Google's move comes after the US Department of Commerce last week added Huawei to its 'Entity List' because the department said it had information that led it to conclude that Huawei is engaged in activities that are contrary to US national security or foreign policy interest. US companies cannot transfer technology to a company on that list without a licence from the US government.

At the time, Huawei said the move would do significant economic harm to the American companies with which Huawei does business, affect tens of thousands of American jobs, "and disrupt the current collaboration and mutual trust that exist on the global supply chain". 

What does this mean for current Huawei smartphones?

Google has said that for current Huawei users nothing changes yet. "We assure you while we are complying with all US gov't requirements, services like Google Play & security from Google Play Protect will keep functioning on your existing Huawei device," it said.

Huawei has said that it will continue to provide security updates and after-sales services to all existing Huawei and Honor smartphone and tablet products, covering those have been sold or still in stock globally.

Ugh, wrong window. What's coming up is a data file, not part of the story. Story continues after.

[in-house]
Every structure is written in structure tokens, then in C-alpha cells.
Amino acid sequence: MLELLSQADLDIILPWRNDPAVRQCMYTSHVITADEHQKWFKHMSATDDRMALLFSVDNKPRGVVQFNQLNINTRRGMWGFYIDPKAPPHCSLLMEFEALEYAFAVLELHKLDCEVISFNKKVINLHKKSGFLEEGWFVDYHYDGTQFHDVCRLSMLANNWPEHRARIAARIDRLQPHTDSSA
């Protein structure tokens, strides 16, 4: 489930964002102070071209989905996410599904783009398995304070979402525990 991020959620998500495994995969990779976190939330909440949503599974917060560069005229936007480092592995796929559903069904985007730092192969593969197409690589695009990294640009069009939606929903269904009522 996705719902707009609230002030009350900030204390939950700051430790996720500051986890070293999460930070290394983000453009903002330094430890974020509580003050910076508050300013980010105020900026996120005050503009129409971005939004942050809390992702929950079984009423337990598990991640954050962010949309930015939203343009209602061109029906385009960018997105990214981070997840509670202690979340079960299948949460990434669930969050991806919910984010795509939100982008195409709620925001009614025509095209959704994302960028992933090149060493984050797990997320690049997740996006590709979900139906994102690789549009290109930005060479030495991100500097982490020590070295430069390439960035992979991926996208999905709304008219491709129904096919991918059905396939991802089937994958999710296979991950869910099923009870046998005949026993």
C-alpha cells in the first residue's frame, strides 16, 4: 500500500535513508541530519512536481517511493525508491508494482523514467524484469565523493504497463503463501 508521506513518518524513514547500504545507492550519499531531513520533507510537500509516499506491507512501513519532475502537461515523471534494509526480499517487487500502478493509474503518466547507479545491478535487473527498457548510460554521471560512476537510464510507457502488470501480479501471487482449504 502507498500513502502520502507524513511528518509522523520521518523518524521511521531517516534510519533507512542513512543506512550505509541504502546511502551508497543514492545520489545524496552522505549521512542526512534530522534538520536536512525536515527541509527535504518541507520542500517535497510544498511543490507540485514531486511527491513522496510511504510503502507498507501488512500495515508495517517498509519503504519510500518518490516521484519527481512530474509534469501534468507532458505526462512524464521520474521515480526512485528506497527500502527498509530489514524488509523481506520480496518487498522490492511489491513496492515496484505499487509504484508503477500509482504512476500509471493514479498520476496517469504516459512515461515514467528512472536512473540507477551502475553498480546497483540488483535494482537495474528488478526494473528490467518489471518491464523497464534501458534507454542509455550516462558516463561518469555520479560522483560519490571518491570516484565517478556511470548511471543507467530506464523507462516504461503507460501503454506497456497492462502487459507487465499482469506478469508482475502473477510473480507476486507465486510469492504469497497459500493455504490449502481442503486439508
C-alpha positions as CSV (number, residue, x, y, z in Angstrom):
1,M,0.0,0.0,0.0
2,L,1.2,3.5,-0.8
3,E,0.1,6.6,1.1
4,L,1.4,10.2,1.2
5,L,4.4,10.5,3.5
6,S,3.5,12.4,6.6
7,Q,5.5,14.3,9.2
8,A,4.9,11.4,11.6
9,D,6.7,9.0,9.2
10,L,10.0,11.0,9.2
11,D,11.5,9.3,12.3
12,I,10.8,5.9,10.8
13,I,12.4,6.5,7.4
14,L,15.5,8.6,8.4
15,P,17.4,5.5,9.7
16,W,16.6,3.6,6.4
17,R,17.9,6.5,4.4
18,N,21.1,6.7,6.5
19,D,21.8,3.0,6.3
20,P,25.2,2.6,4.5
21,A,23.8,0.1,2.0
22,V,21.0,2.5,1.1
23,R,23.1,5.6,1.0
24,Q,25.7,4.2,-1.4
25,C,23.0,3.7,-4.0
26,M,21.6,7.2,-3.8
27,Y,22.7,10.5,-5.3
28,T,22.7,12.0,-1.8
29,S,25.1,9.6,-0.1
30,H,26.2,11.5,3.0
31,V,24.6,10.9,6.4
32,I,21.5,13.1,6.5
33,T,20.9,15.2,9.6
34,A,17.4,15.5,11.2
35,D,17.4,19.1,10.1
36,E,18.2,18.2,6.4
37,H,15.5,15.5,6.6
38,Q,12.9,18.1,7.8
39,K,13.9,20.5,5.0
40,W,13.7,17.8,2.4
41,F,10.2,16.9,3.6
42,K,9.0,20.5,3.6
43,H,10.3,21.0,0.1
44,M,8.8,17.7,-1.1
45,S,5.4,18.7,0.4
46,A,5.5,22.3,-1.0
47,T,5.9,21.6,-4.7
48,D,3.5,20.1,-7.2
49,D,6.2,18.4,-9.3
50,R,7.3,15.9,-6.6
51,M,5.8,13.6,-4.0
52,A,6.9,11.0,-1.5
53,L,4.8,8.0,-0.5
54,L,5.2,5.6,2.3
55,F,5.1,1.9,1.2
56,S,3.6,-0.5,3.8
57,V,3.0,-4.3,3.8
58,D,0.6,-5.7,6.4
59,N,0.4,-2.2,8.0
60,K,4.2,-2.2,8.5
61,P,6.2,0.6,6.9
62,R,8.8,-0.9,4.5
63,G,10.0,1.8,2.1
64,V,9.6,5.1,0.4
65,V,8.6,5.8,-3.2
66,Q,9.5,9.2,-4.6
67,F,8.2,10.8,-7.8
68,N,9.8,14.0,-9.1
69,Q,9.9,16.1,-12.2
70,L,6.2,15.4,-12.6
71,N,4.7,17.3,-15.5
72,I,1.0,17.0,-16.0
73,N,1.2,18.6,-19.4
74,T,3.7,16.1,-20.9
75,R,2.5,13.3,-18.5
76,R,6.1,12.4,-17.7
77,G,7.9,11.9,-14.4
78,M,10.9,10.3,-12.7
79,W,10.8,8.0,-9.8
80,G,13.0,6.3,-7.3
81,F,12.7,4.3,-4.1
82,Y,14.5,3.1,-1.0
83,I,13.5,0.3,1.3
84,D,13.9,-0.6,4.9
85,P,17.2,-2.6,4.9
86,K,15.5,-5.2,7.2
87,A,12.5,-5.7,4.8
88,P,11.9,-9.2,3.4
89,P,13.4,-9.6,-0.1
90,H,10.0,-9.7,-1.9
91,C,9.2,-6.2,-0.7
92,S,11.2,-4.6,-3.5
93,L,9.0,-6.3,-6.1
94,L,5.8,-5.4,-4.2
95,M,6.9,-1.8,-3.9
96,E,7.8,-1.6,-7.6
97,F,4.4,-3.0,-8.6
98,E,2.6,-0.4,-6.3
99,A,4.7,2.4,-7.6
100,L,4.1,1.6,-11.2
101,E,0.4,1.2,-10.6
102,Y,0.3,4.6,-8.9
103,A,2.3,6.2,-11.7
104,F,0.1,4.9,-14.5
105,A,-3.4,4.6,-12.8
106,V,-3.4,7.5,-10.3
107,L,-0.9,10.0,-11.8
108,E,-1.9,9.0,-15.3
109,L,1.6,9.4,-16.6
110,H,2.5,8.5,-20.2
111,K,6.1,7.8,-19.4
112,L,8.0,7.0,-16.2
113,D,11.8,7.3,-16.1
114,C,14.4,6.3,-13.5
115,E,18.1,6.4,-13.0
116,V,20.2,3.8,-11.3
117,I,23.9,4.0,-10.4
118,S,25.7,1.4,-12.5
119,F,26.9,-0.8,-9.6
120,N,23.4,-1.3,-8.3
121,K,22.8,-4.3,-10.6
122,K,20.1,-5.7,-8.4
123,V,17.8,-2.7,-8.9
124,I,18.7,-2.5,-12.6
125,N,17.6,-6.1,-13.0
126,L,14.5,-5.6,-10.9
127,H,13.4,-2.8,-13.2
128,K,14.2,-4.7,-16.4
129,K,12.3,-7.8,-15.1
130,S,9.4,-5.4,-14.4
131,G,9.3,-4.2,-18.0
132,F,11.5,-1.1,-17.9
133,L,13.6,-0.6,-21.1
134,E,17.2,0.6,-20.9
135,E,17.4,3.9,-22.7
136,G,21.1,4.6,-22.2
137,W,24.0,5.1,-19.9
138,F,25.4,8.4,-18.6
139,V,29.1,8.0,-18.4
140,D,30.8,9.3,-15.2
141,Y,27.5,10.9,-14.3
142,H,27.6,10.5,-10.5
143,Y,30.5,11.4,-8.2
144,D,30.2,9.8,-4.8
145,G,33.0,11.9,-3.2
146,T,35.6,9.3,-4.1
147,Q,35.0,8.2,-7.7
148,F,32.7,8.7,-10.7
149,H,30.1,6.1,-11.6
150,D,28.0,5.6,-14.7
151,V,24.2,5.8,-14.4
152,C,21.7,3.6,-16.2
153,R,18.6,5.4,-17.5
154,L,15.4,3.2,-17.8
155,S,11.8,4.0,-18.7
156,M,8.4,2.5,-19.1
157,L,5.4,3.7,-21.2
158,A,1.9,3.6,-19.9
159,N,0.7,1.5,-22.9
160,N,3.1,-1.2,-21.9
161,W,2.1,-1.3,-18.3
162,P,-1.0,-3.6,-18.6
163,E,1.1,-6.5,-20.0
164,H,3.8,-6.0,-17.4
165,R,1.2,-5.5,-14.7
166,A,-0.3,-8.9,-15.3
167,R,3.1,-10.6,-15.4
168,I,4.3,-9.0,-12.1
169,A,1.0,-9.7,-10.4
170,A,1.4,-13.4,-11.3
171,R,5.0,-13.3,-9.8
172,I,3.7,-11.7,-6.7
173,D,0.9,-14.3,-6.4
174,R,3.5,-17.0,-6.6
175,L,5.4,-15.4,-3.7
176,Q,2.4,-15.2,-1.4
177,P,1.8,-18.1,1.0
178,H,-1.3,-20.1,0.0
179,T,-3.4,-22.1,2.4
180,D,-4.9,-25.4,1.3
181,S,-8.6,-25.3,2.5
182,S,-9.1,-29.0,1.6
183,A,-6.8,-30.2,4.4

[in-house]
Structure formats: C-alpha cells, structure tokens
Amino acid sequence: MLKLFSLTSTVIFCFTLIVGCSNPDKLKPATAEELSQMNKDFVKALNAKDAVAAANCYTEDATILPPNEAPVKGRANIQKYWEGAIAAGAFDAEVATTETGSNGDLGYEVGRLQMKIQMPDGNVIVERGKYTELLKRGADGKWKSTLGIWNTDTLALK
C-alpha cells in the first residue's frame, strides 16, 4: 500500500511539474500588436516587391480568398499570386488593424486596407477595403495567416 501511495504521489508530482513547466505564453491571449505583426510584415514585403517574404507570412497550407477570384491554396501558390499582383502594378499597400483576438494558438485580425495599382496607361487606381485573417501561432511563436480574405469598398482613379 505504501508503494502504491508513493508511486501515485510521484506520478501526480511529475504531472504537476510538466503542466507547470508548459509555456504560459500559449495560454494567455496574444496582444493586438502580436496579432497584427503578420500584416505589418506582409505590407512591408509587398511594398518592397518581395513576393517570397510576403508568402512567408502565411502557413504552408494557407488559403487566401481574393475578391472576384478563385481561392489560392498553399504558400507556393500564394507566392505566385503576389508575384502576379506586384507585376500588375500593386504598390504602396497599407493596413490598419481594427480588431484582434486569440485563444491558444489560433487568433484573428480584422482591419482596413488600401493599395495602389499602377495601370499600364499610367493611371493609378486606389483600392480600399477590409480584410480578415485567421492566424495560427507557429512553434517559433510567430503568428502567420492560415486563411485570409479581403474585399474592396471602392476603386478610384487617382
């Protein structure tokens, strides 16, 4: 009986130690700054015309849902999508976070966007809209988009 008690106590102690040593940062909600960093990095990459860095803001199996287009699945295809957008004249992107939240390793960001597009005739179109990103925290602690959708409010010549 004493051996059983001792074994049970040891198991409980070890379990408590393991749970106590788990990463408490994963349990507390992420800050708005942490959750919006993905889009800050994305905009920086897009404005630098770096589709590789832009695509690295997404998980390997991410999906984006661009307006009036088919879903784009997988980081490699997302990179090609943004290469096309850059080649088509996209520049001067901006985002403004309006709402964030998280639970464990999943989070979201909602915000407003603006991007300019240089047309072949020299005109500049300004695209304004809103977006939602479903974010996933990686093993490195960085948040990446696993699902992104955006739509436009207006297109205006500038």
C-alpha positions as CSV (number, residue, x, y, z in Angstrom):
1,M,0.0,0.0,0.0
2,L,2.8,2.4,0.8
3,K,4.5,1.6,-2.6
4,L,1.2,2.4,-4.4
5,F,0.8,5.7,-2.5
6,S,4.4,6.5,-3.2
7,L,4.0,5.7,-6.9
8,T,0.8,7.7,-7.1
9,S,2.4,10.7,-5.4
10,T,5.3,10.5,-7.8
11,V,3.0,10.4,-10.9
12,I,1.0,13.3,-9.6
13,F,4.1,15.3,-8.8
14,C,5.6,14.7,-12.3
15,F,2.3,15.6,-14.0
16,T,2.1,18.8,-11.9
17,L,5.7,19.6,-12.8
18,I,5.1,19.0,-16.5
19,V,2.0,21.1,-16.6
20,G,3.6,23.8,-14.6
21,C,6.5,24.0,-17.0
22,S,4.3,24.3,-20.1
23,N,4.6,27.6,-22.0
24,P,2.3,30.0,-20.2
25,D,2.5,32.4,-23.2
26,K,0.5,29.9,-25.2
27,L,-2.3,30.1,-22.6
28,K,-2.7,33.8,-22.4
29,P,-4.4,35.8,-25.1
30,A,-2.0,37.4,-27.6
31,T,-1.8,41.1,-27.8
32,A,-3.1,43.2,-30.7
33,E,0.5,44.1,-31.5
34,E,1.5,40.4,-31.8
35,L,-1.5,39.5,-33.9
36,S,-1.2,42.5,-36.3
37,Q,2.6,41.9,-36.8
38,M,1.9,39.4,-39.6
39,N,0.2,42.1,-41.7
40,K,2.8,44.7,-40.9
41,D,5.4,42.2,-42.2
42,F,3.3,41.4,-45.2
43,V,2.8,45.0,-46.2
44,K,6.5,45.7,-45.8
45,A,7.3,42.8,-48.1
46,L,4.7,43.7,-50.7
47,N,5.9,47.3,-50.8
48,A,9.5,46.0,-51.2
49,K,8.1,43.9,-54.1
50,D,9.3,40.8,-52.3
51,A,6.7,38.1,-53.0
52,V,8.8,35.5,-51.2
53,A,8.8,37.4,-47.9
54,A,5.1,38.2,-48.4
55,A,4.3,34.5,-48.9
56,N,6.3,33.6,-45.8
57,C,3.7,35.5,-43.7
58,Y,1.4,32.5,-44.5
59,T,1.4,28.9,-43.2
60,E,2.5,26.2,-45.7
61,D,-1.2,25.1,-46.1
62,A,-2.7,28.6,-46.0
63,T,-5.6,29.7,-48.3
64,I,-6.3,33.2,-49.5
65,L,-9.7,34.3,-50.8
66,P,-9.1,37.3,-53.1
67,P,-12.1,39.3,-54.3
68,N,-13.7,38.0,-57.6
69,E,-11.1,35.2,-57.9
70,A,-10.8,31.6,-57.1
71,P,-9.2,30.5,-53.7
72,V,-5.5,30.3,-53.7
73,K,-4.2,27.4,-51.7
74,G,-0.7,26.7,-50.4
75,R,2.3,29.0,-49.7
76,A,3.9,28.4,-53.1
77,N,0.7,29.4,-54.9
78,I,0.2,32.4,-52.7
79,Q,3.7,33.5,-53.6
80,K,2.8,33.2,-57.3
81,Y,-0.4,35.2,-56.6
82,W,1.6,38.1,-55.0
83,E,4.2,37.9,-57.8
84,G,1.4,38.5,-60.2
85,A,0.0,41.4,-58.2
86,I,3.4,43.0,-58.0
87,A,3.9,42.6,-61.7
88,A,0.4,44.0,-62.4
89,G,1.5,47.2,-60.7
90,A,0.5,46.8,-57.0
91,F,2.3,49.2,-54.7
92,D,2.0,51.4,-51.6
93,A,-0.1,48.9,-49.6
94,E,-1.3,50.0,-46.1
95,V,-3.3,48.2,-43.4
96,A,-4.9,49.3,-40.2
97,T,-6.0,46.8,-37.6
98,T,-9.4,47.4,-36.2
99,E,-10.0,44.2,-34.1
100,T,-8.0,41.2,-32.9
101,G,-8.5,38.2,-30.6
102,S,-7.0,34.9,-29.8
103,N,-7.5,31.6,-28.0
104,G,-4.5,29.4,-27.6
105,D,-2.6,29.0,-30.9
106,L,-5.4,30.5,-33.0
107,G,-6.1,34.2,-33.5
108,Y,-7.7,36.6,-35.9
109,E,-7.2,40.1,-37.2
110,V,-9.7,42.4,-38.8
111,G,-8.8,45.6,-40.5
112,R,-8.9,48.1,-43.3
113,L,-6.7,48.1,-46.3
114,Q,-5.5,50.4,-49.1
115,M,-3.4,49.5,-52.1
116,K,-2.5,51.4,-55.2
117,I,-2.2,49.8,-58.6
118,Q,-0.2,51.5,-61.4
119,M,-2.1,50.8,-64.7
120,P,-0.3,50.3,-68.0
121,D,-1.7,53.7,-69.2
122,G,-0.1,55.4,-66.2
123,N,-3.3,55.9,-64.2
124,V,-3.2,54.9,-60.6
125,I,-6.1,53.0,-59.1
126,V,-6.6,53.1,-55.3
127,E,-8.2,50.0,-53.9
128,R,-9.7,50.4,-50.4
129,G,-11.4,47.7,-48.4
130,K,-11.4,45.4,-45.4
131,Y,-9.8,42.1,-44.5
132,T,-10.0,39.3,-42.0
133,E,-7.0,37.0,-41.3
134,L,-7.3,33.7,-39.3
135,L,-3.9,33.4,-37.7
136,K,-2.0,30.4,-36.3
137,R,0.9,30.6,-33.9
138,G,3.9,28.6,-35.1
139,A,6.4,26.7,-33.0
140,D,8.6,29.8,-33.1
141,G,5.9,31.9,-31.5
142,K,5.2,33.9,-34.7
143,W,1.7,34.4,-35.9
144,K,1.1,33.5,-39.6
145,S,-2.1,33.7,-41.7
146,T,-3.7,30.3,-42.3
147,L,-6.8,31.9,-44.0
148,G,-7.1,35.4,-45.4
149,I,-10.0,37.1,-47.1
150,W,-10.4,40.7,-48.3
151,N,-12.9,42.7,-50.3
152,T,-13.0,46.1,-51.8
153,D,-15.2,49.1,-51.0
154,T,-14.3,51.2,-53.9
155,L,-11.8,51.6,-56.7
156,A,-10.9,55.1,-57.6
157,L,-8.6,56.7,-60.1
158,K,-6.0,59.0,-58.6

However, it's unclear whether, when future versions of Android arrive, it will be possible to upgrade your Huawei smartphone.

What does this mean for future Huawei smartphones?

While Android is often described as an open source smartphone operating system, in reality many of the features that customers really use the most, like the Google Play store or Google Maps, are largely proprietary apps owned by Google.

As it stands, it seems that future versions of Huawei devices will not be able to use some of the services that Google has built on top of Android. That would mean Huawei would be limited to the open source version of Android, which provides the basic smartphone functions. One option will be to build up services -- just as Google has done -- on top of that basic framework.